It has not been a good few weeks for Facebook. The company has finally agreed to supply Congress with information about political advertisements bought during the US presidential campaign, apparently with Russian money and promoting inauthentic links and stories. Facebook’s weak response has been noted and castigated as a threat to democracy. But the issues go much deeper than this story, or indeed allegations of fake news and the creation of echo chambers and, I believe, the key clues lie in two academic papers. The first, with the descriptive title, “What Makes Online Content Viral?” analysed all articles published in the New York Times over a three-month period to understand the characteristics of articles shared more often than others. Controlling for as many factors as they can think of, their main conclusion is clear:
“While more awe-inspiring (a positive emotion) content is more viral and sadness-inducing (a negative emotion) content is less viral, some negative emotions are positively associated with virality. More anxiety- and anger-inducing stories are both more likely to make the most e-mailed list….Consistent with our theorizing, content that evokes high-arousal emotions (i.e. awe, anger and anxiety), regardless of their valence, is more viral.”
This conclusion should not come as a surprise to anyone who has spent time on social media, but it is useful to have the data. Social media companies have a vested interest in us spending as much time as possible using their tools and encourage us to post material that will be liked and shared. And the way to achieve this is simple – evoke awe, anger, anxiety or something similar. The rest will follow. The logical conclusion of this is that the most popular material on social media is the most emotive – considerations such as whether the material is useful or factually correct come a long way behind. This has always been known to journalists, of course, but social media lacks even the most cursory standards of fact-checking and material can be shared at a speed impossible in the pre-internet age. To use the Silicon Valley terminology, the fact that social media, particularly Facebook, is usually swamped with emotive and misleading material is a feature not a bug.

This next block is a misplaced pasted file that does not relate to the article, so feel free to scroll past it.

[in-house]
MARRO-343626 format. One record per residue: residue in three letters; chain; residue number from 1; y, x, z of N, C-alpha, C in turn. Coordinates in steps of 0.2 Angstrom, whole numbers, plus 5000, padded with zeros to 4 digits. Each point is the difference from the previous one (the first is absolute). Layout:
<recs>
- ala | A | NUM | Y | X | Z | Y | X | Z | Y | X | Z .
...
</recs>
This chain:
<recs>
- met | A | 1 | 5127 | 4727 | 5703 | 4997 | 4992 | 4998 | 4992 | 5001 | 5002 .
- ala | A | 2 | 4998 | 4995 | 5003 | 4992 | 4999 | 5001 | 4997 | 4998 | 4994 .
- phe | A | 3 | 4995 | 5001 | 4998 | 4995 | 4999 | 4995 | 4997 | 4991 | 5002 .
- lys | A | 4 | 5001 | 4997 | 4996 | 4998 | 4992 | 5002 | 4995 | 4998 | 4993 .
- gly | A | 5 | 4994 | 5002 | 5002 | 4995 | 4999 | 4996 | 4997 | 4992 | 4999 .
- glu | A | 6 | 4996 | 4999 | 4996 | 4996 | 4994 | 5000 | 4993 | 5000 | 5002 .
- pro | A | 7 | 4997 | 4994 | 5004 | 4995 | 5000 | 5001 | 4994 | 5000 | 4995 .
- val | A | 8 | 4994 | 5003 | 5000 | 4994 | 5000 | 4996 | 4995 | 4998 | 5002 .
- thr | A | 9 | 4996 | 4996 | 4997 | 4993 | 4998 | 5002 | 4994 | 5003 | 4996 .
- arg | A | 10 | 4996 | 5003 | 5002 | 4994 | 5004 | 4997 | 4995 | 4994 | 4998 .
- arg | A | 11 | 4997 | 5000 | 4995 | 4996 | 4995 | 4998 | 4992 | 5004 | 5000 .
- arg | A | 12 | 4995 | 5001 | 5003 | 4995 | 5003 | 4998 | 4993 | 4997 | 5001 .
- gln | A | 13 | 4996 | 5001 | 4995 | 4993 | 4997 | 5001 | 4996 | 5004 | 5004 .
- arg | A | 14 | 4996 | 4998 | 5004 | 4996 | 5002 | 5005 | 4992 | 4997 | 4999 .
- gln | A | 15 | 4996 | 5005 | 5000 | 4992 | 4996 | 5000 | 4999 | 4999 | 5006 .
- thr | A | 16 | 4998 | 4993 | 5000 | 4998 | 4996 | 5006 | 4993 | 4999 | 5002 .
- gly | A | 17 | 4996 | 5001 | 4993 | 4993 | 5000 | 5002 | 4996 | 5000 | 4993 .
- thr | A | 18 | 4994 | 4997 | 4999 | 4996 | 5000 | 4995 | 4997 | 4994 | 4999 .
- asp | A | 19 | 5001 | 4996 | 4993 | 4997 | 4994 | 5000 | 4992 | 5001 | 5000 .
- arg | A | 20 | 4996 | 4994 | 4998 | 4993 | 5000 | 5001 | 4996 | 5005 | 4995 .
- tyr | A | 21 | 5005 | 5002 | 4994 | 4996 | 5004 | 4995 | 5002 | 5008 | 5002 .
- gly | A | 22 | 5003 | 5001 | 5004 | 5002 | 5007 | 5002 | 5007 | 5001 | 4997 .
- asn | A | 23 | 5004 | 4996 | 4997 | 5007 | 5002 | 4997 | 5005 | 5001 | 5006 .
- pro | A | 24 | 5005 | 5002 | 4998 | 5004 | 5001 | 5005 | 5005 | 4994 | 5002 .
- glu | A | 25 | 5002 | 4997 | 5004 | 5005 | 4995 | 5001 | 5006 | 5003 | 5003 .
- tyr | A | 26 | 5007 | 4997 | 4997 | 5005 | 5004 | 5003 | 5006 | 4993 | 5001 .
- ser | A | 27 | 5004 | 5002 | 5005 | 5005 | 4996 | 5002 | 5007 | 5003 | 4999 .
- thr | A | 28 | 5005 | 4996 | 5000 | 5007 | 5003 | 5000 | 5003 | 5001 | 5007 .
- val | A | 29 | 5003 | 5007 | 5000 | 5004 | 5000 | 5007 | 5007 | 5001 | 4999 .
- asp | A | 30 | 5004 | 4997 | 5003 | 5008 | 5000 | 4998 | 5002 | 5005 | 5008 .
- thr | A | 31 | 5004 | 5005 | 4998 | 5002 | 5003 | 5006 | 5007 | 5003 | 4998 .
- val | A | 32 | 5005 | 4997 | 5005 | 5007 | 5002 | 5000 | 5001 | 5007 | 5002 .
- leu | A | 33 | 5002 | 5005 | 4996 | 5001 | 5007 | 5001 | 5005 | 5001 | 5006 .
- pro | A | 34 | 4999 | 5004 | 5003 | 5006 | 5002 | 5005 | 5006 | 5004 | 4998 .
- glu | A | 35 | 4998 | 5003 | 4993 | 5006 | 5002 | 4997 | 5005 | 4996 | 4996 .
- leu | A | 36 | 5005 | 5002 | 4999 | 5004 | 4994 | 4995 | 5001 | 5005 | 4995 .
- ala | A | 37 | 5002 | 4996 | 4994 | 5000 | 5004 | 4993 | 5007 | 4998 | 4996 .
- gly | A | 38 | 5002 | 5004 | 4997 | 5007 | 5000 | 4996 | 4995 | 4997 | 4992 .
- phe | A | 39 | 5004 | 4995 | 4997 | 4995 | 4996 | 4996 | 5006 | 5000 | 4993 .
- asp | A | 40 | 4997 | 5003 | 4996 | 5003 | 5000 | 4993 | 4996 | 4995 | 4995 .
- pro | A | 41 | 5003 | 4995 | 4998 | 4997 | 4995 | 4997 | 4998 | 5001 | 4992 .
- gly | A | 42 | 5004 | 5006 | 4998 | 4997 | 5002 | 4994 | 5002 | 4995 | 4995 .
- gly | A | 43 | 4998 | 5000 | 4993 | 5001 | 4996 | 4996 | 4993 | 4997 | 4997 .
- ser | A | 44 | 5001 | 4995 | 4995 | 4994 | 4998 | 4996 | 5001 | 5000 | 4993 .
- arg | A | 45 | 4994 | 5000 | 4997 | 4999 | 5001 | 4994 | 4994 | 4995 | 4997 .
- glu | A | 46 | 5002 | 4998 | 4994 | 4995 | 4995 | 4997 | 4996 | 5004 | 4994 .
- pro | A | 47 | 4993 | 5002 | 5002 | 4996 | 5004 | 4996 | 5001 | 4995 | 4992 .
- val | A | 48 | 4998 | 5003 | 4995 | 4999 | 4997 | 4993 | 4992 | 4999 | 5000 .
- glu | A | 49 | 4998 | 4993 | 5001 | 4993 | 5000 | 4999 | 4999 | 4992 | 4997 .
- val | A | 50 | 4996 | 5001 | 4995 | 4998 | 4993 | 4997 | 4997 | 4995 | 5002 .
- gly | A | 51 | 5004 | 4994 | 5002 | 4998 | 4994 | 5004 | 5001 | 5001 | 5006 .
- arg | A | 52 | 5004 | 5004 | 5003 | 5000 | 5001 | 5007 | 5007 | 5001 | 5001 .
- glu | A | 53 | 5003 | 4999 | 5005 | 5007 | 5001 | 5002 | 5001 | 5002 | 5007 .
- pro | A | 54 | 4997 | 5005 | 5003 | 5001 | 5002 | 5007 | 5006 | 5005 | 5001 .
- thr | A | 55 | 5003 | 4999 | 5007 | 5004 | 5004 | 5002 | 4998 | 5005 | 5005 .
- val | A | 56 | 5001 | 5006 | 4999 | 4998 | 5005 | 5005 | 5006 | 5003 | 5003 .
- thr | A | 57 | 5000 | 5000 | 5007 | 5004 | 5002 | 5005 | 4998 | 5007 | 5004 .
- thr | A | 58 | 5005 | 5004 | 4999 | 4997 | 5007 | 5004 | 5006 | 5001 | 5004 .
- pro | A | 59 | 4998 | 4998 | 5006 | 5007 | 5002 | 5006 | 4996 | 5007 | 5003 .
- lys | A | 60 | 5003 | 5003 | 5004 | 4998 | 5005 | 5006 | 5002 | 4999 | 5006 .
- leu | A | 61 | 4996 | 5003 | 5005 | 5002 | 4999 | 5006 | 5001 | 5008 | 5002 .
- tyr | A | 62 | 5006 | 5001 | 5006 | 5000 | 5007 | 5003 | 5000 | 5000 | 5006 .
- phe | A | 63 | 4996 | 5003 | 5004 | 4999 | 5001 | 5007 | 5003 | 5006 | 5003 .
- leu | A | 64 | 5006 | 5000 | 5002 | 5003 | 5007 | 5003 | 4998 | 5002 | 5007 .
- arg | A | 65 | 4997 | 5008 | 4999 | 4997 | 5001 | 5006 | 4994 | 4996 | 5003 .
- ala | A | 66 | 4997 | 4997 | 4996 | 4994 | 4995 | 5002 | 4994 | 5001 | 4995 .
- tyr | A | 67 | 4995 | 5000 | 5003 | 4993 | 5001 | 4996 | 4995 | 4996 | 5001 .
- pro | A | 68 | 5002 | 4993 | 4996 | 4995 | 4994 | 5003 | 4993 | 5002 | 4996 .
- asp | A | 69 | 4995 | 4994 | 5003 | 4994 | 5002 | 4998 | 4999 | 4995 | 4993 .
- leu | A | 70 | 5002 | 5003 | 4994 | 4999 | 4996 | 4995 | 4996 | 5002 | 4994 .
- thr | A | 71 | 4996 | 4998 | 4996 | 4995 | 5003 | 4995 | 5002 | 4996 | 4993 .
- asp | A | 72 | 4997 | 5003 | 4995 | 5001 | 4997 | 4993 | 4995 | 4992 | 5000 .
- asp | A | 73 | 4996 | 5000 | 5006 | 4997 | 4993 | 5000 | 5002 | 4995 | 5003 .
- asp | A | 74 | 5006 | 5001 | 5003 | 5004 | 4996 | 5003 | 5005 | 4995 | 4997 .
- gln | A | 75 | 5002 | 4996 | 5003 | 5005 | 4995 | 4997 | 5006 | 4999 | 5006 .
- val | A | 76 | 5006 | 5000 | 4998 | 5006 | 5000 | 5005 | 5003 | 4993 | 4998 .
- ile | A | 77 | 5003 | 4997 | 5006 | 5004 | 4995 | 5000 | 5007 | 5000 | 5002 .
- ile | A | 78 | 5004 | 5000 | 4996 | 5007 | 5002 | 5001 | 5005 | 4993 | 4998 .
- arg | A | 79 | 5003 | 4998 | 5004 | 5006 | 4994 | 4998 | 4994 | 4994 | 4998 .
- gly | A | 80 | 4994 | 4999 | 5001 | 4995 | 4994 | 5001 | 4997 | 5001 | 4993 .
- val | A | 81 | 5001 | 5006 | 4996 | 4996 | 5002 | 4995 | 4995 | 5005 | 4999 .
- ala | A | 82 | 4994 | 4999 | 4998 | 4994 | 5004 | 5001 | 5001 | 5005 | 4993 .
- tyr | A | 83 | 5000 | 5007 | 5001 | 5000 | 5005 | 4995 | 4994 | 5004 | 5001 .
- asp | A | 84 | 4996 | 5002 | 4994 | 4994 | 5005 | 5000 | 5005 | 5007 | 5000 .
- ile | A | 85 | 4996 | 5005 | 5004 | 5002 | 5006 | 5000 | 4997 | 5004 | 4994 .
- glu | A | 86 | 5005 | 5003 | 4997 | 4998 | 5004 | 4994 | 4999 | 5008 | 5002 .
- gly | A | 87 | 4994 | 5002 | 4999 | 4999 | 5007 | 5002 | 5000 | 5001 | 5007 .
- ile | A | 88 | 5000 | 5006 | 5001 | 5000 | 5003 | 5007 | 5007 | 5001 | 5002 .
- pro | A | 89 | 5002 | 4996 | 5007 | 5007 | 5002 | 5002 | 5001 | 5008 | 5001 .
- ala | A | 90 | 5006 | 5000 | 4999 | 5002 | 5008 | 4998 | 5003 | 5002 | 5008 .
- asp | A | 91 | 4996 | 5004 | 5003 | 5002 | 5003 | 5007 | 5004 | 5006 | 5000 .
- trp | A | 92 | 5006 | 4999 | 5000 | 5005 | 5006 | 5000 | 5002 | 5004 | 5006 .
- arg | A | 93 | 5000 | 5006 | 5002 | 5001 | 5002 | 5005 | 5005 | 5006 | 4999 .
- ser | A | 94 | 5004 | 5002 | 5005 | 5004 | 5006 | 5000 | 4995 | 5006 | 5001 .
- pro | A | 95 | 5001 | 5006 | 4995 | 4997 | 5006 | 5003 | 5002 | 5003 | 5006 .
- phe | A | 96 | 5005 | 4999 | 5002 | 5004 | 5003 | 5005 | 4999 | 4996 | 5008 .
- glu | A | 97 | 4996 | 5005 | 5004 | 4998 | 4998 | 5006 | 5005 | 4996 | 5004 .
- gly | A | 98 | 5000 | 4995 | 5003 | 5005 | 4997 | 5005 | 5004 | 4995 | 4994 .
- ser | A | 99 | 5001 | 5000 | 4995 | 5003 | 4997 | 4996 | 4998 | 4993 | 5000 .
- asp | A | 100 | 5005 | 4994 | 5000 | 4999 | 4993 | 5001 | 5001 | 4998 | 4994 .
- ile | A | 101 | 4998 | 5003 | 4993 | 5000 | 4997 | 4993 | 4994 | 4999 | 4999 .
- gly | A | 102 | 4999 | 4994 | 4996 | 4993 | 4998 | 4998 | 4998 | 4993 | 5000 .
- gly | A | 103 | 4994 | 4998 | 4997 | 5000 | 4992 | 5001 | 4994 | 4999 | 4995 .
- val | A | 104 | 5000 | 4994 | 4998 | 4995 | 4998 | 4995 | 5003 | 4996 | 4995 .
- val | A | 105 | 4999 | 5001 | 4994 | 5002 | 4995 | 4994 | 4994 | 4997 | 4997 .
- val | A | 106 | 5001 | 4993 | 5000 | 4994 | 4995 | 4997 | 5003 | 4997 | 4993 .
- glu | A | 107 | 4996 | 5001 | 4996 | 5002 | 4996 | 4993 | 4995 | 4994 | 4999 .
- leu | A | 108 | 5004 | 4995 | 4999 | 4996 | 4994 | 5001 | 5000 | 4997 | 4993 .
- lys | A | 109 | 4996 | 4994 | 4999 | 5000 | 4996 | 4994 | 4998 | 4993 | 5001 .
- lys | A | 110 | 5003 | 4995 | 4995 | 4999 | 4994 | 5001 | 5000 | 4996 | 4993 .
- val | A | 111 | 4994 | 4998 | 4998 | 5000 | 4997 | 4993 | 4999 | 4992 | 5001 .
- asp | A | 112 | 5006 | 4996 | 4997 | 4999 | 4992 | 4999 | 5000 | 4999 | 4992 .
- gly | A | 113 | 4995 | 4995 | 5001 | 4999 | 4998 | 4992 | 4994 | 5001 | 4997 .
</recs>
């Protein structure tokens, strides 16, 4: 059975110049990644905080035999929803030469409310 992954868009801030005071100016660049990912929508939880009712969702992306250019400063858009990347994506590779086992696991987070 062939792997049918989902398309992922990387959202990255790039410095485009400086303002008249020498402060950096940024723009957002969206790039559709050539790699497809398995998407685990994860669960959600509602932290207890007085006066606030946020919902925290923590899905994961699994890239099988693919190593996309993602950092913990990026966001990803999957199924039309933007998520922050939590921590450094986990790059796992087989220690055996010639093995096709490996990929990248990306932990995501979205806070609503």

The second paper is even more scary but with a title that is only mildly sinister, “Experimental evidence of massive-scale emotional contagion through social networks”. To a certain type of psychologist, Facebook represents a wonderful laboratory for testing theories, and the test here is whether people who read sad or happy posts (identified by the use of certain keywords) are more likely to then produce sad or happy posts themselves (again identified through keywords). How do you test this? You take nearly 700,000 Facebook users and manipulate the newsfeed algorithms (Facebook’s top secret way of determining the order in which posts are seen) for two groups – one “sad”, one “happy” – and keep a group unchanged as a control. None of these people, of course, were aware of the experiment, which led to accusations that it breached ethical guidelines. But what is even more scary than Facebook’s willingness to experiment on its users without their knowledge is that it worked. Their summary diagram tells the story:
So there is a small but clearly measurable impact on the emotional state of Facebook users resulting from manipulation of their newsfeed algorithm. Or put this another way – we now have a company, a corporation remember, committed to maximising profits for their shareholders – with the capability to measurably influence the emotional state of over two billion people, without any of them actually being aware of it. If that doesn’t scare you, I’m not sure you have been paying attention.
The truth is, we have created a monster. The question now is whether it can be reined in before it becomes too powerful to deal with. The most hopeful signs so far have come from the European Commission, with Margrethe Vestager, the formidable Commissioner for Competition, one of the few officials willing to take on technology companies, including Facebook for making misleading statements relating to their acquisition of WhatsApp. But what will really make a difference is whether we, the general public, continue to invest our time, energy and attention in support of the company. A great deal may well depend on this.
Berger, J. & Milkman, K. (2012) “What Makes Online Content Viral?”, Journal of Marketing Research, Vol. XLIX (April), 192-205.
Kramer, A., Guillory, J. & Hancock, J. (2014) “Experimental evidence of massive-scale emotional contagion through social networks”, Proceedings of the National Academy of Sciences of the United States of America, vol. 111, no. 24, 8788-8790.